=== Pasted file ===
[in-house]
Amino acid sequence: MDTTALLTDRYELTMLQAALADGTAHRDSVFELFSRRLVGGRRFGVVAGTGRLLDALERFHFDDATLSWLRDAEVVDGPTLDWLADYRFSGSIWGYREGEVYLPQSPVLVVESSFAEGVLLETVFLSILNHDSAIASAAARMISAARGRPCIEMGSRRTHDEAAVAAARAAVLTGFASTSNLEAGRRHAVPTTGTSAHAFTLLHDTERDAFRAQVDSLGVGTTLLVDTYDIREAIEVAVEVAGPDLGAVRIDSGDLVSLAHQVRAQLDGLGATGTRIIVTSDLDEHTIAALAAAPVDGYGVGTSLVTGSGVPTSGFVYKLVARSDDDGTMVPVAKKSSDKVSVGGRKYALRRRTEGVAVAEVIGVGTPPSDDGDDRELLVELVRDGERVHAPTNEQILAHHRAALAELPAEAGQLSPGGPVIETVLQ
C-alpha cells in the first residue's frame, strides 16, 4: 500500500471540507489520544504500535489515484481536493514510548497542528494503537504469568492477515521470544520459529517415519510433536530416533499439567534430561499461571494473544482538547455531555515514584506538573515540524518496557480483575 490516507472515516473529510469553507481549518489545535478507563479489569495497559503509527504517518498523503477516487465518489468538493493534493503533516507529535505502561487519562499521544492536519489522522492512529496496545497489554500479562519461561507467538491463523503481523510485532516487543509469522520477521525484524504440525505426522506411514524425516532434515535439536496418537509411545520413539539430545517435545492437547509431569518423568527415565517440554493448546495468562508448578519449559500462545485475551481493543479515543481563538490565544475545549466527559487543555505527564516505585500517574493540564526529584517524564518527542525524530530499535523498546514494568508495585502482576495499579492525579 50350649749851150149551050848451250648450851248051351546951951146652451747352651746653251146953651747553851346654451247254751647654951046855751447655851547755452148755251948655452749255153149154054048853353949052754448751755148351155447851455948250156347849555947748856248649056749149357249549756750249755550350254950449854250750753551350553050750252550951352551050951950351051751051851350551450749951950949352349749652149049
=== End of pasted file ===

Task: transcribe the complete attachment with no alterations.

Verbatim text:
[in-house]
Amino acid sequence: MDTTALLTDRYELTMLQAALADGTAHRDSVFELFSRRLVGGRRFGVVAGTGRLLDALERFHFDDATLSWLRDAEVVDGPTLDWLADYRFSGSIWGYREGEVYLPQSPVLVVESSFAEGVLLETVFLSILNHDSAIASAAARMISAARGRPCIEMGSRRTHDEAAVAAARAAVLTGFASTSNLEAGRRHAVPTTGTSAHAFTLLHDTERDAFRAQVDSLGVGTTLLVDTYDIREAIEVAVEVAGPDLGAVRIDSGDLVSLAHQVRAQLDGLGATGTRIIVTSDLDEHTIAALAAAPVDGYGVGTSLVTGSGVPTSGFVYKLVARSDDDGTMVPVAKKSSDKVSVGGRKYALRRRTEGVAVAEVIGVGTPPSDDGDDRELLVELVRDGERVHAPTNEQILAHHRAALAELPAEAGQLSPGGPVIETVLQ
C-alpha cells in the first residue's frame, strides 16, 4: 500500500471540507489520544504500535489515484481536493514510548497542528494503537504469568492477515521470544520459529517415519510433536530416533499439567534430561499461571494473544482538547455531555515514584506538573515540524518496557480483575 490516507472515516473529510469553507481549518489545535478507563479489569495497559503509527504517518498523503477516487465518489468538493493534493503533516507529535505502561487519562499521544492536519489522522492512529496496545497489554500479562519461561507467538491463523503481523510485532516487543509469522520477521525484524504440525505426522506411514524425516532434515535439536496418537509411545520413539539430545517435545492437547509431569518423568527415565517440554493448546495468562508448578519449559500462545485475551481493543479515543481563538490565544475545549466527559487543555505527564516505585500517574493540564526529584517524564518527542525524530530499535523498546514494568508495585502482576495499579492525579 50350649749851150149551050848451250648450851248051351546951951146652451747352651746653251146953651747553851346654451247254751647654951046855751447655851547755452148755251948655452749255153149154054048853353949052754448751755148351155447851455948250156347849555947748856248649056749149357249549756750249755550350254950449854250750753551350553050750252550951352551050951950351051751051851350551450749951950949352349749652149049